Almost 1.5 million people aged 18 and under were referred for mental health support in 2022, according to a youth mental health charity.
According to YoungMinds’ analysis of data from NHS Digital, there were 1,425,193 referrals last year, a rise of 76% since 2019. The charity also said it is the second consecutive year that referrals have topped one million.
Laura Bunt, chief executive of YoungMinds, said: "Every day without action is another day thousands of young people are without the mental health support they need. Behind every number is a young person facing impossible challenges."
In April 2022, the Government made a call for evidence for a new 10-year mental health plan.
As part of the call, 13,887 people under the age of 25 completed a YoungMinds survey and the answers were shared anonymously with the Government. Ms Blunt said those who responded made it "loud and clear what change was needed".
However, the plan was shelved in favour of the Major Conditions Strategy, which grouped mental illness together with the likes of cancer and chronic respiratory diseases. The call for evidence for the new strategy ends on Tuesday. In response, YoungMinds and a group of young people will take two vans to Westminster displaying messages from some of the people who responded to the initial call over the 10-year mental health plan.
'Still Waiting' for Government Response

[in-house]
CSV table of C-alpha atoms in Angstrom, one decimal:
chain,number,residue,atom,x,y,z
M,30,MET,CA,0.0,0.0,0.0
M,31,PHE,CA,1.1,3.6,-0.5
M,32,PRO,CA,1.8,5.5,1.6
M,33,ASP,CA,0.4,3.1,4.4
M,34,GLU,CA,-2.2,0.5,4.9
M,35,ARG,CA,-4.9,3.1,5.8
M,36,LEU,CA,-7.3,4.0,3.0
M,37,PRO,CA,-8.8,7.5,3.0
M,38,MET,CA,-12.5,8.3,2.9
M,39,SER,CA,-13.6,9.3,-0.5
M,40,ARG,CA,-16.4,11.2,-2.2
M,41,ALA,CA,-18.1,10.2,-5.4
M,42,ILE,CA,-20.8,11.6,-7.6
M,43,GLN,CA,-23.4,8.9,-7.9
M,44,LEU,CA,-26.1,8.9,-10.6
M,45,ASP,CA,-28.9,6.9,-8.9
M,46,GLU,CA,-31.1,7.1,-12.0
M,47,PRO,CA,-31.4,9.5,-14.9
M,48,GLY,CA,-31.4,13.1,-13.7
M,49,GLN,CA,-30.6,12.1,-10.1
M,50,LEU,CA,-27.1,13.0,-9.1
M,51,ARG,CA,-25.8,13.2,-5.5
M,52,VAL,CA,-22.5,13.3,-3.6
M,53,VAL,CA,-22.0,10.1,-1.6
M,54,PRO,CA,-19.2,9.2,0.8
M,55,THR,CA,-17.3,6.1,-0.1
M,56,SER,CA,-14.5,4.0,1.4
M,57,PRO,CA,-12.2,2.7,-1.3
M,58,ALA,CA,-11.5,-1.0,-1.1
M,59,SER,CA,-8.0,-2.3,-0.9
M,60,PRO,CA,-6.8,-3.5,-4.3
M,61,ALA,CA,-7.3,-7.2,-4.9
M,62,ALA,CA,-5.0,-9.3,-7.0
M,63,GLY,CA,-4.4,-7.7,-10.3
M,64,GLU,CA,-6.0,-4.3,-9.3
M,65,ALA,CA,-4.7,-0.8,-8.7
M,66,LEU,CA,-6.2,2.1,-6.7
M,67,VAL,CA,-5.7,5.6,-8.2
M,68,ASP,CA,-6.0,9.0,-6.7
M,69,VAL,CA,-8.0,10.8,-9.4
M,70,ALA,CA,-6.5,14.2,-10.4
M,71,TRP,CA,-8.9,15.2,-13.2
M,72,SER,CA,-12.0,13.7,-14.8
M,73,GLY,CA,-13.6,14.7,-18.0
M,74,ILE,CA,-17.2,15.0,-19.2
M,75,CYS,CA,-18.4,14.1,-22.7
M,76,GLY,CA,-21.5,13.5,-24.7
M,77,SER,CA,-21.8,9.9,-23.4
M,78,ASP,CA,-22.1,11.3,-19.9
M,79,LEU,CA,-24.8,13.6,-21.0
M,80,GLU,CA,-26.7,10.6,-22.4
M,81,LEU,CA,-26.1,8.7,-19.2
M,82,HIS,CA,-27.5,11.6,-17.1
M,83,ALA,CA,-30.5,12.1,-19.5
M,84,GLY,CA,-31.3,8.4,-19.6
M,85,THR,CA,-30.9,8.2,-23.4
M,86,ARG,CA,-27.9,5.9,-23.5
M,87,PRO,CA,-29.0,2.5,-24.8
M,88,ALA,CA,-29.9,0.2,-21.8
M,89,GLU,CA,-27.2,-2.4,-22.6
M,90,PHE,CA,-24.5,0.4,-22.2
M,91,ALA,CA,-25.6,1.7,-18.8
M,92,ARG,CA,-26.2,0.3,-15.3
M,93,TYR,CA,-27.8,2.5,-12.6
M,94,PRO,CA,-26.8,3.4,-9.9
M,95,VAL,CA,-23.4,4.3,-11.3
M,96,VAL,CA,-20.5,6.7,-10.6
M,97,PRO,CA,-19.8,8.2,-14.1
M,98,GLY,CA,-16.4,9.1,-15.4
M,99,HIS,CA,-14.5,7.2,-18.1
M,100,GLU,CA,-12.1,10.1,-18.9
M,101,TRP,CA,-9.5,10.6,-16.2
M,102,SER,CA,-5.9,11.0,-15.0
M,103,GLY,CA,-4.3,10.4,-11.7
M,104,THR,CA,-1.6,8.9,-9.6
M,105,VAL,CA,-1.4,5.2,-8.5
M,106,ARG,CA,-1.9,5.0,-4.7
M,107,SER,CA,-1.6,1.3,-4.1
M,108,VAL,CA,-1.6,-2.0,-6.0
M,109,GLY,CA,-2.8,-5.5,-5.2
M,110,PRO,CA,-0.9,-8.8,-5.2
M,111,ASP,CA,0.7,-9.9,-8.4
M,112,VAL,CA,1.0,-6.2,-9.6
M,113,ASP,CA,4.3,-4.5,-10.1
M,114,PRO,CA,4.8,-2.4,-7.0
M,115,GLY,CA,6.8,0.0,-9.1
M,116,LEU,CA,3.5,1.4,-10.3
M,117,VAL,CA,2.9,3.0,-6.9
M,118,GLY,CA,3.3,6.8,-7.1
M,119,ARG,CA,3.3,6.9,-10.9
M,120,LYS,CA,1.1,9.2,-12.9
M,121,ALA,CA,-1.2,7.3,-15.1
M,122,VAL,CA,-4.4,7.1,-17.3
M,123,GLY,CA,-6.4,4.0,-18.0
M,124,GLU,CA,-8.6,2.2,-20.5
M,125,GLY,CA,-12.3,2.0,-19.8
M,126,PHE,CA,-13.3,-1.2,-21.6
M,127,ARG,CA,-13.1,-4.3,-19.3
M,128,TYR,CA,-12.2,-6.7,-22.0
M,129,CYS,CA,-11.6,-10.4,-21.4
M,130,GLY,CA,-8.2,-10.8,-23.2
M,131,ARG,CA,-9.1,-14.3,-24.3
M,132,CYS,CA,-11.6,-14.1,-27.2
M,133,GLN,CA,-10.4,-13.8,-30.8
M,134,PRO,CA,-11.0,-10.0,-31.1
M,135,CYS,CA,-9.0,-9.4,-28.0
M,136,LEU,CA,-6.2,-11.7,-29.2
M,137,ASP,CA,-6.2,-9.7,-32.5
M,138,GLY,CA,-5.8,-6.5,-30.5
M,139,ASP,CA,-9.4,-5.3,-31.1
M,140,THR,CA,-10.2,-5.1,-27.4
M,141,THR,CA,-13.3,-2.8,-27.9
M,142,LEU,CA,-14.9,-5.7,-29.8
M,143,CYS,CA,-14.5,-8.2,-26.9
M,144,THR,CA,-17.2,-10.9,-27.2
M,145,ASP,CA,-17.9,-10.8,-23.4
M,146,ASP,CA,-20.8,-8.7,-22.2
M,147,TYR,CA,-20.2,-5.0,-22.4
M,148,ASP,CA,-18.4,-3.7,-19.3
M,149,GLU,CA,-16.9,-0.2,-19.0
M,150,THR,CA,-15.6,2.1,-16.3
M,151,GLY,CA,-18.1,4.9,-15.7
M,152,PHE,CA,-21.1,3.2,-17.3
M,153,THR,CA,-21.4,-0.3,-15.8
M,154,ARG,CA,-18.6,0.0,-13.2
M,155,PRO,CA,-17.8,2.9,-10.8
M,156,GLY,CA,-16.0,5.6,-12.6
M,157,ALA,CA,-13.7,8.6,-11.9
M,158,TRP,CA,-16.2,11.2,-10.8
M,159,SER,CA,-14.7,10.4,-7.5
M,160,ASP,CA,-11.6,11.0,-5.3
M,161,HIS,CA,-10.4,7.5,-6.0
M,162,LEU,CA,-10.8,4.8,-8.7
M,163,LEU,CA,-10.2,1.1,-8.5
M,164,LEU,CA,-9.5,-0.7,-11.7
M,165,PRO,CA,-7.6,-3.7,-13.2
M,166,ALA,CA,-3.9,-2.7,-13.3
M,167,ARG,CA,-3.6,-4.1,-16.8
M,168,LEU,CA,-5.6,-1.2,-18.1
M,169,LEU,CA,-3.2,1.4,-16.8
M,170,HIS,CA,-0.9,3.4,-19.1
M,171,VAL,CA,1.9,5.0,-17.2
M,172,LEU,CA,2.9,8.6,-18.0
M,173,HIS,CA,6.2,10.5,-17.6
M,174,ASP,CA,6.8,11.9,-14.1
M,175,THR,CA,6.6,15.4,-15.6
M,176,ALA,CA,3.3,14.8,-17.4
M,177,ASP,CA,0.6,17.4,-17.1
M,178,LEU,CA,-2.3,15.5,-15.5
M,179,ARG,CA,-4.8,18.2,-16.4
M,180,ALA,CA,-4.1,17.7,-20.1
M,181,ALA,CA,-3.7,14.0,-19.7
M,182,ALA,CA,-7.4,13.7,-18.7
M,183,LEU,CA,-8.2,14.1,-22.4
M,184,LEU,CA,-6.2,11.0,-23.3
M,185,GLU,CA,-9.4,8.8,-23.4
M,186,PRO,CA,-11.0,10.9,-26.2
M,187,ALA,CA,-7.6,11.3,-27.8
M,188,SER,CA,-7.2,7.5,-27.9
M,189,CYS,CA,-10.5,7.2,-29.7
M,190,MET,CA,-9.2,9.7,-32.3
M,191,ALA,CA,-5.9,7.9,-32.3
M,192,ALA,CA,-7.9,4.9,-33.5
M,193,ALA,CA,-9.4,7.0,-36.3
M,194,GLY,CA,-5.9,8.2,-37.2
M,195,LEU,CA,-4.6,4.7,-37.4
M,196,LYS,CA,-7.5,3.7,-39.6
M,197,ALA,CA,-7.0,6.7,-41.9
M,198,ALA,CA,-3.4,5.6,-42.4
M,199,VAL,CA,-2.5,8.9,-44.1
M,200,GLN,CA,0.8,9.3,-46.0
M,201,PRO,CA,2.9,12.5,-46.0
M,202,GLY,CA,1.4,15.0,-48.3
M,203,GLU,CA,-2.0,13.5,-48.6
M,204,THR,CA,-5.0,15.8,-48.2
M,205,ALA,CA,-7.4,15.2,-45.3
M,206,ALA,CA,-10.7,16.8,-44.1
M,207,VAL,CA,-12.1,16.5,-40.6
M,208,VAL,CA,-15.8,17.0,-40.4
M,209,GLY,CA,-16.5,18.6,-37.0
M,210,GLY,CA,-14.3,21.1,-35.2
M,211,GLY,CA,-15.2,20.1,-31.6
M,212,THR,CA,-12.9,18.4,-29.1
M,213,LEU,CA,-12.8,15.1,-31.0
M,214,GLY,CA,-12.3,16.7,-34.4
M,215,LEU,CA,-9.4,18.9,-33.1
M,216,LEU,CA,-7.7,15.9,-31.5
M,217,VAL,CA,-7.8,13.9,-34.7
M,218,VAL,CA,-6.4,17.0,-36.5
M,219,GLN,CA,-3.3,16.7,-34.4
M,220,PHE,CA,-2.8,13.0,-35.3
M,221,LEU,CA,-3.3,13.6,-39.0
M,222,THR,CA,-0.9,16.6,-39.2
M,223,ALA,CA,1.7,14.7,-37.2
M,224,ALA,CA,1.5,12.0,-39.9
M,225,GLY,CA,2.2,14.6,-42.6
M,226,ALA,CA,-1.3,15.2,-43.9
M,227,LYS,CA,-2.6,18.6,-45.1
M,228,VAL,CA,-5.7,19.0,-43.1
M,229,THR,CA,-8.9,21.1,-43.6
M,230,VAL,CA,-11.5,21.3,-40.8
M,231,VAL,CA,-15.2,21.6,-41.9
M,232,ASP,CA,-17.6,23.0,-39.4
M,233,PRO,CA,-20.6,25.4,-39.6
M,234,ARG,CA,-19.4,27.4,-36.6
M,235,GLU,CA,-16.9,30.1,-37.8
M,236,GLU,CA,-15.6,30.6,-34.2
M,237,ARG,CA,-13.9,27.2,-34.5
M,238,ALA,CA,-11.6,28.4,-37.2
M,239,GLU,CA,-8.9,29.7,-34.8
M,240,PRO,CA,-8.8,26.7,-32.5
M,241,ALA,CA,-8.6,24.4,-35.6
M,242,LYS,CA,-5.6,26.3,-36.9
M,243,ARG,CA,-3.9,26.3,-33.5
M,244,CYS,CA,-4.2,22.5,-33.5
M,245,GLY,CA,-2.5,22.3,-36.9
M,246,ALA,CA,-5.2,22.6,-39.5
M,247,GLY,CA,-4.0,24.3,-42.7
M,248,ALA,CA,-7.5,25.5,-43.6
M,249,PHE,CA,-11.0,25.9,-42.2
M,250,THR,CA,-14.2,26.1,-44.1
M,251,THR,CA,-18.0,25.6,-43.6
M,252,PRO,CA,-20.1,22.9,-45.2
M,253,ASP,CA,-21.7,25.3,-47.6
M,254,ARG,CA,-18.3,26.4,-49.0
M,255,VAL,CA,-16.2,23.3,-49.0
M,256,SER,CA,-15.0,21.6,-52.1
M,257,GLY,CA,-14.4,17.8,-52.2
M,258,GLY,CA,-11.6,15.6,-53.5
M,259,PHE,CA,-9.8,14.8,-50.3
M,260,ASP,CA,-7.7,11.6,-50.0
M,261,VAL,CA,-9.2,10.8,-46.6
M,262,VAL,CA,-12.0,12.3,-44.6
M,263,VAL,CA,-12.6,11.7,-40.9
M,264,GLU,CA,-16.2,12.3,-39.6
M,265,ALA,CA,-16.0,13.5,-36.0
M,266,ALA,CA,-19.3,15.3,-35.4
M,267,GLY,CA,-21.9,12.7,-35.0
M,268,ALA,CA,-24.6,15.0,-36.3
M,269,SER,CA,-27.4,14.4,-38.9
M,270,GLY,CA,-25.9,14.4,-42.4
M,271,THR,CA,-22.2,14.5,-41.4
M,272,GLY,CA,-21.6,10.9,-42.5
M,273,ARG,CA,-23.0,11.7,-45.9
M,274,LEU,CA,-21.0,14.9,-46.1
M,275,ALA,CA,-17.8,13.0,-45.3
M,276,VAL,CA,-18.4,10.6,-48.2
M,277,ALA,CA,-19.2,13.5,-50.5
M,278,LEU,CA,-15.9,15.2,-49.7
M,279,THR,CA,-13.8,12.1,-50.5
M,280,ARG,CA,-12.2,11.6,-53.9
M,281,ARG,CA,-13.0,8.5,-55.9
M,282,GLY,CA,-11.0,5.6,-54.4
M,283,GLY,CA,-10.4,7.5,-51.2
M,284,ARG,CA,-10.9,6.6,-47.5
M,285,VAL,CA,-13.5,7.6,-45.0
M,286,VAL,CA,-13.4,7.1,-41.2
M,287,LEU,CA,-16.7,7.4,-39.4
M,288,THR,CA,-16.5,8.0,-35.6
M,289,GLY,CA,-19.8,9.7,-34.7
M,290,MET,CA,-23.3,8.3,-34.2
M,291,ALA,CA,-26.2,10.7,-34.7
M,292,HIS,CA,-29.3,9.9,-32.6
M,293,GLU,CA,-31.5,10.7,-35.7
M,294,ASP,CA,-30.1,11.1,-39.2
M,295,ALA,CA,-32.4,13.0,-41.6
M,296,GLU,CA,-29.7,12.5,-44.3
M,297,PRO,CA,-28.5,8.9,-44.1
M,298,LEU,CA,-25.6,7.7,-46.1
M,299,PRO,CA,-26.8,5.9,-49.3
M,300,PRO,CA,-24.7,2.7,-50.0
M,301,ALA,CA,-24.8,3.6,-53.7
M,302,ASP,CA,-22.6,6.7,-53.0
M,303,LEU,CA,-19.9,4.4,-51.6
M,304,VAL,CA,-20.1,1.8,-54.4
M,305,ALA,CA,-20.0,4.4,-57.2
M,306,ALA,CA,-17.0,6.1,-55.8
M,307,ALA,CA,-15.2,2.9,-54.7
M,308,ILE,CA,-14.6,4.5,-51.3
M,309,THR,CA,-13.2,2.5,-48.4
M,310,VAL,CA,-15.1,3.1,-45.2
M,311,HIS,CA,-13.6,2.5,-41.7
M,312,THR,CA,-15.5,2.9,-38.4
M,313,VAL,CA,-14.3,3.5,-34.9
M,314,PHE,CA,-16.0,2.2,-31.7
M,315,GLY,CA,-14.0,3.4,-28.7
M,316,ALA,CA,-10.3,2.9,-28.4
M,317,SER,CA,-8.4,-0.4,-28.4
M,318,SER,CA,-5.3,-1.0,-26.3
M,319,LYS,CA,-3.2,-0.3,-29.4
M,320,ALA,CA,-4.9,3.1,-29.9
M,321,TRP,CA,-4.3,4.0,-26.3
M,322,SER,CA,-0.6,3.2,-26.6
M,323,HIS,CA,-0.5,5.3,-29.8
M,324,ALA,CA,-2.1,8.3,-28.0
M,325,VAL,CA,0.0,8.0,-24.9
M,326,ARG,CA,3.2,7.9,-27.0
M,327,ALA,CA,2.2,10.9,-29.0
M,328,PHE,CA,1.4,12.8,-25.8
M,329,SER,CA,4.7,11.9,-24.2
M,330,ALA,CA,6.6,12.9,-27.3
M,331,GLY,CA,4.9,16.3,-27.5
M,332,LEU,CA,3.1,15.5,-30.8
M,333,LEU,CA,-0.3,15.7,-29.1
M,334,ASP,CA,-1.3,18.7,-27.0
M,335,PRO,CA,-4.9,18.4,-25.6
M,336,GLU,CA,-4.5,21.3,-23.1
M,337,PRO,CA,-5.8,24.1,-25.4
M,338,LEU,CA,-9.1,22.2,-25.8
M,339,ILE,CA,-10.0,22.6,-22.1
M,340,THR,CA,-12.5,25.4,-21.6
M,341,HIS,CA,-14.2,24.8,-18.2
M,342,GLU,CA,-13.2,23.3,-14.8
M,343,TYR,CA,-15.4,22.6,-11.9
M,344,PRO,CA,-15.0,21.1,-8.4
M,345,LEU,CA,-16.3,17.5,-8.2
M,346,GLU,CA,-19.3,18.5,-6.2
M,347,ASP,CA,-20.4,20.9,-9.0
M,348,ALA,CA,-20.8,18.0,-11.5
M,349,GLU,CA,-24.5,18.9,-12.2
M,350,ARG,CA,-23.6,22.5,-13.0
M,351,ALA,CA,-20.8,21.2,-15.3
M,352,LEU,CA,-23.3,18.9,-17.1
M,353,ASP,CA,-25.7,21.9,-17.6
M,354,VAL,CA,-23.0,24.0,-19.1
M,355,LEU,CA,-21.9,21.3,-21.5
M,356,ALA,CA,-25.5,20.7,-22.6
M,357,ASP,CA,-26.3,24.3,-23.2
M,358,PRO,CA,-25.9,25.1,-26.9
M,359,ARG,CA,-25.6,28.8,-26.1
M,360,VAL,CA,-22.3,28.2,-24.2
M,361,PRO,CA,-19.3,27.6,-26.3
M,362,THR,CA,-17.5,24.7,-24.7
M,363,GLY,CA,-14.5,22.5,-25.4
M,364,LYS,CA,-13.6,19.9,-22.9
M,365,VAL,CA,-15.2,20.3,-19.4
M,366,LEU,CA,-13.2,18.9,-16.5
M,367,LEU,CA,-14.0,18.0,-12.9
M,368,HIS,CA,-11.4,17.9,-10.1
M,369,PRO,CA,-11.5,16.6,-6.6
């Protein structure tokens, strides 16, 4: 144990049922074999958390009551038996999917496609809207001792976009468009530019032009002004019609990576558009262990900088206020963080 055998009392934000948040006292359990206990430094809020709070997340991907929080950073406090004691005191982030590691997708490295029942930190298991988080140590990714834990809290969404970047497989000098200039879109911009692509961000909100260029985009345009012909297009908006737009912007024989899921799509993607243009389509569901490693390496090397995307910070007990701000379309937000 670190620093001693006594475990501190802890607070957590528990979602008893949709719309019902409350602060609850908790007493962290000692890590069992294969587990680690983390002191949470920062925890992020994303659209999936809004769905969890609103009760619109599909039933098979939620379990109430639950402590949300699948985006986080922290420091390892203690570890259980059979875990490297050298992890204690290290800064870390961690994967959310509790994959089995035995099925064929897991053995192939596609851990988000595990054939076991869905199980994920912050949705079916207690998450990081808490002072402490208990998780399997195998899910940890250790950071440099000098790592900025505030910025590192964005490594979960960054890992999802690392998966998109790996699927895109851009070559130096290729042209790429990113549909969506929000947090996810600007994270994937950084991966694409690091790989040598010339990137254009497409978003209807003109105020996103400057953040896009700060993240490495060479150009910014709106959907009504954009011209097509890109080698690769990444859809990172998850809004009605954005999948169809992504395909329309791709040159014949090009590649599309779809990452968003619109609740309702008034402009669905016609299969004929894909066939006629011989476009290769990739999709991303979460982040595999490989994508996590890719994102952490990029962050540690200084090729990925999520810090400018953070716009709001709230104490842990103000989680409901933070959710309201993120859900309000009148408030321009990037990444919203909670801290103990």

Ms Blunt added: "Twelve months on, as the situation worsens, we are still waiting. The Government had an opportunity to hear from young people and take action that could transform the system, but all we’ve seen is delay.
"The Government must listen to young people and commit to action that drives down numbers of young people needing support, prioritises early intervention, and properly funds mental health services," she said.
Tom Madders, director of communications and campaigns at YoungMinds, said: "This explosion in referral numbers has led to wait times being as long as 2 years in parts of the country.
"One of the biggest barriers for getting wait times down is the lack of staff and young people are paying the price for a total absence of workforce planning over the past few years."
On Sunday, Prime Minister Rishi Sunak said the NHS Workforce Plan, a 15-year blueprint outlining how the NHS will retain and recruit staff, will be published this week.
Mr Madders added: "Any new plan for the NHS workforce needs to include significant measures to increase the numbers of mental health specialists we have working in children and young people's mental health services."